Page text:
Ray Simpson & Brent Lyons-Lee 
Celtic Spirituality in the Australian Landscape
Saint Aidan Press, Lindisfarne, UK, 2014 

ISBN-13: 978- 083085756

"Celtic Spirituality in the Australian Landscape introduces the history and foundational elements of Celtic spirituality, how the Community of Aidan and Hilda seek to practice them in contemporary life, and how it relates particularly to a post-Christendom context anywhere in the Western world but also especially to Australia."

In Australia, where God is often portrayed as distant from our interests and concerns, I have appreciated learning from Celtic approaches to spirituality. Celtic spirituality suggests the idea of “thin places” where the boundaries are blurred between the visible world and spiritual world. I reckon we have a lot to learn from the Celtic tradition and its lovely everyday and earthy prayers, its community-based approach to mission and evangelism, its generous hospitality, and its practice of pilgrimage and adventuring with God.

My favourite guides for Celtic spirituality, and especially as it relates to our life and faith in Australia, are Ray Simpson and Brent Lyons-Lee. Ray Simpson is the founding guardian of the Community of Aidan and Hilda (www.aidanandhilda.org) and has published widely on Celtic spirituality and monasticism (http://www.raysimpson.org/store/type/book). Rev Brent Lyons-Lee is mission catalyst for community engagement and advocacy with the Baptist Union of Victoria and has been a grassroots urban mission worker with Urban Seed in the inner-city of Melbourne and Norlane in Geelong. He has partnered in helping pioneer the Community of Aidan and Hilda in Australia (www.aidanandhilda.org.au). This is their second book together, following and expanding on Emerging Downunder: Creating New Monastic Villages of God (ATF Press, 2008)

Celtic Spirituality in the Australian Landscape introduces the history and foundational elements of Celtic spirituality, how the Community of Aidan and Hilda seek to practice them in contemporary life, and how it relates particularly to a post-Christendom context anywhere in the Western world but also especially to Australia. There are resources here for any Christian, but also for those who identify as “spiritual but not religious”. I especially appreciate its advocacy for a “way of Life” including the practice of “soul friendship”, the importance of learning from Aboriginal spirituality, and the need to face and embrace our shadow sides. This is not a shallow feel-good spirituality product, but nourishing fuel for a long and deep journey! The book is worth it for the “ten waymarks” as guideposts for a sustainable spiritual journey.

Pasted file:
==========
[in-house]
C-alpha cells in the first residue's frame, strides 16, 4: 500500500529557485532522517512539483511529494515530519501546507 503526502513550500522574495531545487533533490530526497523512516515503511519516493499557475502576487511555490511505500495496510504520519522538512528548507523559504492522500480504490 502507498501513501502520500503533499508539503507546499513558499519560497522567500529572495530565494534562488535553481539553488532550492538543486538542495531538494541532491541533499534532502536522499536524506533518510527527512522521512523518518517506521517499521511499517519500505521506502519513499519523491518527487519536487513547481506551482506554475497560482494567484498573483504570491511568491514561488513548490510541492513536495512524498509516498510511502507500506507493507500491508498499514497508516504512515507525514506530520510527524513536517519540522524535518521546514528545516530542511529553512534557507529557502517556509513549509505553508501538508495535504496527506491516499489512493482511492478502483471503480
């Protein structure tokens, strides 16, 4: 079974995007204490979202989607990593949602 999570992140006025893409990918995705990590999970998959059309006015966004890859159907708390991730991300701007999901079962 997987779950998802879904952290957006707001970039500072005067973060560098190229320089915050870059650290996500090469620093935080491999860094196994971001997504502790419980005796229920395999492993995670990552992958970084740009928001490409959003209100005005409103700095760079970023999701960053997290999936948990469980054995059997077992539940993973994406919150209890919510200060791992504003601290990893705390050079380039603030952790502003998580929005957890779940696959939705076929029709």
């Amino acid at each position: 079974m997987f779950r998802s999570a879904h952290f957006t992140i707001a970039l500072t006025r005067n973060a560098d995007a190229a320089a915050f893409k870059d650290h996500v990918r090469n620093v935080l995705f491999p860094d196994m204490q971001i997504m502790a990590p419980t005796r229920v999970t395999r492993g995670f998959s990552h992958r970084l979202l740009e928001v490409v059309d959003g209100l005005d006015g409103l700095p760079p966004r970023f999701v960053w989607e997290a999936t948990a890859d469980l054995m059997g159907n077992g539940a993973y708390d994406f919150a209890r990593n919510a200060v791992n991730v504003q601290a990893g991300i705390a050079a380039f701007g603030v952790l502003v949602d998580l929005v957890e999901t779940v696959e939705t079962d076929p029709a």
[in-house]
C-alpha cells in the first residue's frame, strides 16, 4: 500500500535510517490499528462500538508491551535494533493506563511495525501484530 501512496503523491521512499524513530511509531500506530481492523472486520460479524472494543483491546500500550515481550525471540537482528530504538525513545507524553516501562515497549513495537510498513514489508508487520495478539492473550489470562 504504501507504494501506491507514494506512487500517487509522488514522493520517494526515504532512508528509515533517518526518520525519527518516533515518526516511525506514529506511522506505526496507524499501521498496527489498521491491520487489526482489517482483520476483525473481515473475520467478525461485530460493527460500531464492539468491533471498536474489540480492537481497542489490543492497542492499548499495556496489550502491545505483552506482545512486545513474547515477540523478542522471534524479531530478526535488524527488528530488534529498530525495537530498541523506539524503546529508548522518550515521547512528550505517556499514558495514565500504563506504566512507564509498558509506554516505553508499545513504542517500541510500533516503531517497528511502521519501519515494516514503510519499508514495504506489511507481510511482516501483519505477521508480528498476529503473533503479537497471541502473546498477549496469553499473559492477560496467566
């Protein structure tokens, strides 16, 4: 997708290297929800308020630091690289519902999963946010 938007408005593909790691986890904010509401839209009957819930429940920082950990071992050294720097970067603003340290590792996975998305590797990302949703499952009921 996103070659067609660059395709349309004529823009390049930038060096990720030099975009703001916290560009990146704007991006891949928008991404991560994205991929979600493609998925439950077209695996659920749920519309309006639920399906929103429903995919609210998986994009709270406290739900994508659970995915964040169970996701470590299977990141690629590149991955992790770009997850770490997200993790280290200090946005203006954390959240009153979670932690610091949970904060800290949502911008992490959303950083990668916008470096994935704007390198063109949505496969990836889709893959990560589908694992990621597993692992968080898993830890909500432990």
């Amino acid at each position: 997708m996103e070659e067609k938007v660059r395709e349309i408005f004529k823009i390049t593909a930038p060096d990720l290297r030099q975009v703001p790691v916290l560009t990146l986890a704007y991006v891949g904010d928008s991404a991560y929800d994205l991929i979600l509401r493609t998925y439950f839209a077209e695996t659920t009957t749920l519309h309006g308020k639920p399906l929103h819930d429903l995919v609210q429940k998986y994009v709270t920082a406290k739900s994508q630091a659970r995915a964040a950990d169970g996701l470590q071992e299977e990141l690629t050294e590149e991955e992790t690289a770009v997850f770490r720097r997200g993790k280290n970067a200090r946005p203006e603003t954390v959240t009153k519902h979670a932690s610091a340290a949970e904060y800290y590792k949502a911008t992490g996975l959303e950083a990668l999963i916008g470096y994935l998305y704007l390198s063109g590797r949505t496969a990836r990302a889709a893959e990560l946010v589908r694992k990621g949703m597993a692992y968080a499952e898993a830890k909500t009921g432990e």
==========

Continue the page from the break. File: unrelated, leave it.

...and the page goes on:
Appropriately, there is discussion of the relevance of Celtic spirituality not just for individuals but for church communities and networks. It challenges the church to leave behind and let “Rest in Peace” such dangerous ideas as hierarchy, patriarchy, fragmentation, love of power, denial of the problems we face, and the church’s unpreparedness to face stains in its history. In all the conversations around fresh expressions of church, new monasticism and emerging church, there is a lot of wisdom to be gleaned from Celtic models.  The book also offers Celtic prayers and resources for a spiritual journey. We cannot import faith from another context and transplant it without critique or adaption, but any of us can learn from people and traditions beyond our own walls, and Celtic spirituality is a generous and life-giving source of inspiration. 

Ray Simpson and Brent Lyons-Lee offer us a pure gift form their own experience and what they are observing as sources of renewal for the church. I’ll be inviting church friends and teams I serve with to feast through its pages and discuss its relevance to how we share life and mission together. 

This review was originally published in the BUV Blog, 5/2/2015, accessible at http://www.buv.com.au/buvblo g/entry/celtic-spirituality-in-the-australian-landscape.